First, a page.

Rescue workers recovered the body of Bradley Ginsburg '13 from Fall Creek Gorge yesterday after the Cornell University Police Department received a call at about 10:10 a.m. that a body had been spotted under the Thurston Avenue Bridge.
CUPD is leading the investigation into the events that caused Ginsburg’s death. As of Wednesday night, there was no information available about the nature of Ginsburg's death. University officials declined to offer any additional details about the situation.
The Thurston Avenue Bridge that connects North and Central Campuses was closed for much of the morning as an Ithaca Fire Department rappelling team — along with Ithaca Police Department, CUPD, Bangs Ambulance, Cornell Emergency Medical Service and Cornell Environmental Health and Safety — aided in the recovery.
Ginsburg, a resident of Mary Donlon Hall, was last seen by his roommate early Tuesday morning. He was reported missing later that night, according to the University.
The University has been in contact with Ginsburg’s family to offer support and assistance, according to Simeon Moss '73, deputy University spokesperson.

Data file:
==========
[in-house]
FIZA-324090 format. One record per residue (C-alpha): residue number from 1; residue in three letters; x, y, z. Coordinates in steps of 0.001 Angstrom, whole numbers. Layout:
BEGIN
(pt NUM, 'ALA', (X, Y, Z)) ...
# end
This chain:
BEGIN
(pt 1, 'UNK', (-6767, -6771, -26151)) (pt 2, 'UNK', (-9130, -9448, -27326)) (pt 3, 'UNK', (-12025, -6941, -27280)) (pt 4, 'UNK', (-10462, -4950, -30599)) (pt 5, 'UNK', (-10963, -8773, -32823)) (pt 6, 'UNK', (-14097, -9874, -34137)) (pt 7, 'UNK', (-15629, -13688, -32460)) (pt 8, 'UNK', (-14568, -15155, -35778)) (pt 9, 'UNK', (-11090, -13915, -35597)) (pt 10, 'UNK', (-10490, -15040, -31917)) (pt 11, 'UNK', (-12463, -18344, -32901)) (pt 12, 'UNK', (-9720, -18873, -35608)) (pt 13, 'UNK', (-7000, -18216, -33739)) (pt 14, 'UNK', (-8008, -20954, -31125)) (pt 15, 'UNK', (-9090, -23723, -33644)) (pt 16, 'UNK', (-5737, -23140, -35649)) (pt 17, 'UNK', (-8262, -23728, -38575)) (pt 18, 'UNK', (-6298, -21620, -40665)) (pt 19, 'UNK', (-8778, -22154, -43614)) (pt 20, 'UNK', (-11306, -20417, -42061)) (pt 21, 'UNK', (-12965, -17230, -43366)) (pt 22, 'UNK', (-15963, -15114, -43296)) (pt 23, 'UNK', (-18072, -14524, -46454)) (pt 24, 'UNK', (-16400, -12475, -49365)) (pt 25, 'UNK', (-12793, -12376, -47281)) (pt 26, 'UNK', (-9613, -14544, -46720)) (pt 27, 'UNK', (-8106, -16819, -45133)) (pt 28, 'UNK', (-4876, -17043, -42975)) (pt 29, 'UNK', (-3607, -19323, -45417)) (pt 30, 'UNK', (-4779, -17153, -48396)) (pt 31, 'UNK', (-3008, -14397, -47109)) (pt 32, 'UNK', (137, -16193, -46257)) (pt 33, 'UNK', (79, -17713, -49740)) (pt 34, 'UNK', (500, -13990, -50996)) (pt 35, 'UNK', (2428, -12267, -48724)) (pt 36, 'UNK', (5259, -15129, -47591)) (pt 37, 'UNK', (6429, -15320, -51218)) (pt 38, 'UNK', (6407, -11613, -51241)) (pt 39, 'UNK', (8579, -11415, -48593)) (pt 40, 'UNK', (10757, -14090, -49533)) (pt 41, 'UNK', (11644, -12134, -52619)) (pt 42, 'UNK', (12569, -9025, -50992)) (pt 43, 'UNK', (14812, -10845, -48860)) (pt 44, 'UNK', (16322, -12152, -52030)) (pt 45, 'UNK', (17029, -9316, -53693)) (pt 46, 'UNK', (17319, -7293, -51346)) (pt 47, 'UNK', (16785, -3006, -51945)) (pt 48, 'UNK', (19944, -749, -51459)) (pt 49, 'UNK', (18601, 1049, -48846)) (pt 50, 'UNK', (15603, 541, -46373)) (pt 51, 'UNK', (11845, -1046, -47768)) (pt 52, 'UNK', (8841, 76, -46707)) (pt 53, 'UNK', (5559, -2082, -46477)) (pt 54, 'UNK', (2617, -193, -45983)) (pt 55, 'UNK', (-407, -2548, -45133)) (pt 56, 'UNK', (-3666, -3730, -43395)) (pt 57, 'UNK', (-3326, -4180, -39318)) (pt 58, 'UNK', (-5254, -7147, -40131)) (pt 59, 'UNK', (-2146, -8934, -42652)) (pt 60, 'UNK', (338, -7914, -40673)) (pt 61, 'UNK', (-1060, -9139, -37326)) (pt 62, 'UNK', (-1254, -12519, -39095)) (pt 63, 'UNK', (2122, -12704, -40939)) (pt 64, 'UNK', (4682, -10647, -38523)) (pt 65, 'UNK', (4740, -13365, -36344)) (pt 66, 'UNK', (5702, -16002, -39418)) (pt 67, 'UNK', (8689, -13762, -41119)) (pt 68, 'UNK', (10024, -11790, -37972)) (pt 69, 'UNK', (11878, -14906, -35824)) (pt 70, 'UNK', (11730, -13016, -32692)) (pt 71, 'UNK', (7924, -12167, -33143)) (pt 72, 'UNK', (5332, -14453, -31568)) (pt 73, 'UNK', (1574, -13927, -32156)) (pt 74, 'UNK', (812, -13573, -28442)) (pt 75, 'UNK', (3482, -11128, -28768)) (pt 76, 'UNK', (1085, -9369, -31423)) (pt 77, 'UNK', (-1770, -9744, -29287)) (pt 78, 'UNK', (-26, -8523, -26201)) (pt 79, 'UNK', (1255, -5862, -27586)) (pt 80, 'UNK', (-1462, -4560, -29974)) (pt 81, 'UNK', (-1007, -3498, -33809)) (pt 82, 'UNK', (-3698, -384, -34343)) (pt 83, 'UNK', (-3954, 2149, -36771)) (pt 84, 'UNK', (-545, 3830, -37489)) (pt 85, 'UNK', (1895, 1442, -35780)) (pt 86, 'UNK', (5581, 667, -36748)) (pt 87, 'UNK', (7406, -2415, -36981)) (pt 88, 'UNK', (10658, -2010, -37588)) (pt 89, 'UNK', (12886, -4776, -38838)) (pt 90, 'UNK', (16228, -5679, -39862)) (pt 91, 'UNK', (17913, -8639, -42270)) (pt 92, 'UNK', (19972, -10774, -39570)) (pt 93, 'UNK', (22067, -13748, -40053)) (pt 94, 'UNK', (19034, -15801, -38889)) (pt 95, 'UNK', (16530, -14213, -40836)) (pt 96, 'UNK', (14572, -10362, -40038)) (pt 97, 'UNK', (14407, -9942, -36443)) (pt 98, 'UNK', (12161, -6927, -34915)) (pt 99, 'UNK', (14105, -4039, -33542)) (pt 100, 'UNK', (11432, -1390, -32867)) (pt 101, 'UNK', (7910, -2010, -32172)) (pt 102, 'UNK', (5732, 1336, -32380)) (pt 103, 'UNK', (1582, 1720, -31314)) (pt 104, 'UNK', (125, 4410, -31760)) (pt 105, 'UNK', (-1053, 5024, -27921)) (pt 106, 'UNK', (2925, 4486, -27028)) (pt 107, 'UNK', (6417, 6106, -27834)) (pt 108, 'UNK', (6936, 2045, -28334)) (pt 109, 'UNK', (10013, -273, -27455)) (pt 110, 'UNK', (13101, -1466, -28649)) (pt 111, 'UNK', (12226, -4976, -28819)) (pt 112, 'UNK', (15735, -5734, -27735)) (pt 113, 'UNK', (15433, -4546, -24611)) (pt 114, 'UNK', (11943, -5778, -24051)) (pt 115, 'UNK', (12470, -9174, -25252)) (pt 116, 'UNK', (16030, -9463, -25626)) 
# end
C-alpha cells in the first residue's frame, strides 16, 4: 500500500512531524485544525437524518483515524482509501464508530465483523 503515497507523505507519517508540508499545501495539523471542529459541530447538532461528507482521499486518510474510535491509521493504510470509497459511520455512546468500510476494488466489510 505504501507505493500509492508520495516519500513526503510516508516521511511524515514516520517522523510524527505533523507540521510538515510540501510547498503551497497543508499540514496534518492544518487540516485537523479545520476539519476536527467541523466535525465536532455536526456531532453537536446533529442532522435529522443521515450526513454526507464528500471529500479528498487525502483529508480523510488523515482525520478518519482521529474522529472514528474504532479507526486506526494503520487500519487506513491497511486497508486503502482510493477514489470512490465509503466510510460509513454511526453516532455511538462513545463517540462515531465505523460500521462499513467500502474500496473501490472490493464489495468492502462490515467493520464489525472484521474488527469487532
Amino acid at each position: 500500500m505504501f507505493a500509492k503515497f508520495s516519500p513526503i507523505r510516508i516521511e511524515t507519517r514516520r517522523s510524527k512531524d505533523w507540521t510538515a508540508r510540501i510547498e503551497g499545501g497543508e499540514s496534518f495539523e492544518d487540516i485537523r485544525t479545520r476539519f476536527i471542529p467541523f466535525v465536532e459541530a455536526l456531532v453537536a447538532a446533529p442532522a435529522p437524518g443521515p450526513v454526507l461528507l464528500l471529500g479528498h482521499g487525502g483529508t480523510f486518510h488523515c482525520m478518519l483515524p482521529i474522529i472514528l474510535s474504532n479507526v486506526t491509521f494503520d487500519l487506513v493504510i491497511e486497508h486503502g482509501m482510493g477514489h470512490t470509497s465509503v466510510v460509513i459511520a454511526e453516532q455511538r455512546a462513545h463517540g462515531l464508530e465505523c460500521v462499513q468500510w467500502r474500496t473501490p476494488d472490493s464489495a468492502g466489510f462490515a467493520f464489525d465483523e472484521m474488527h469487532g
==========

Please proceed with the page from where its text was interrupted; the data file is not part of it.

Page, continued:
“Whenever a young person dies it’s very sad and very disturbing,” Moss said.
President David Skorton reached out to Cornellians in a press release yesterday evening.
“I join the Cornell community in profound sadness over the death of Bradley Ginsburg,” Skorton told the University. “My heartfelt condolences go to his family and many friends. It is especially important, in this time of grief, that we reach out to one another on campus and take advantage of support services the university provides.”
Ginsburg, 18, was an economics major in the College of Arts and Sciences from Boca Raton, Fla. He was a new member of Alpha Epsilon Pi.
“We are still in shock,” said Matt Lerner ’12, president of Alpha Epsilon Pi. “Brad was a spark plug and always full of energy. Someone who was always wanting to be the best brother he could be, wanting to have a good time and wanting to cherish every moment.”
According to Lerner, University support has been invaluable. A community support meeting was held at the Alpha Epsilon Pi house yesterday, and the Dean of Students Office and Campus Life Residential Programs will hold several more discussions in the coming weeks. The locations and times of these meetings will be made available to the students involved, Moss said.
The brothers of Alpha Epsilon Pi will hold a service tonight at 9 p.m. to commemorate Ginsburg.
“He was someone we had only known for a short time, but he made such a happy and positive impact on our fraternity,” Lerner said. “Brad will be remembered in nothing but the fondest light.”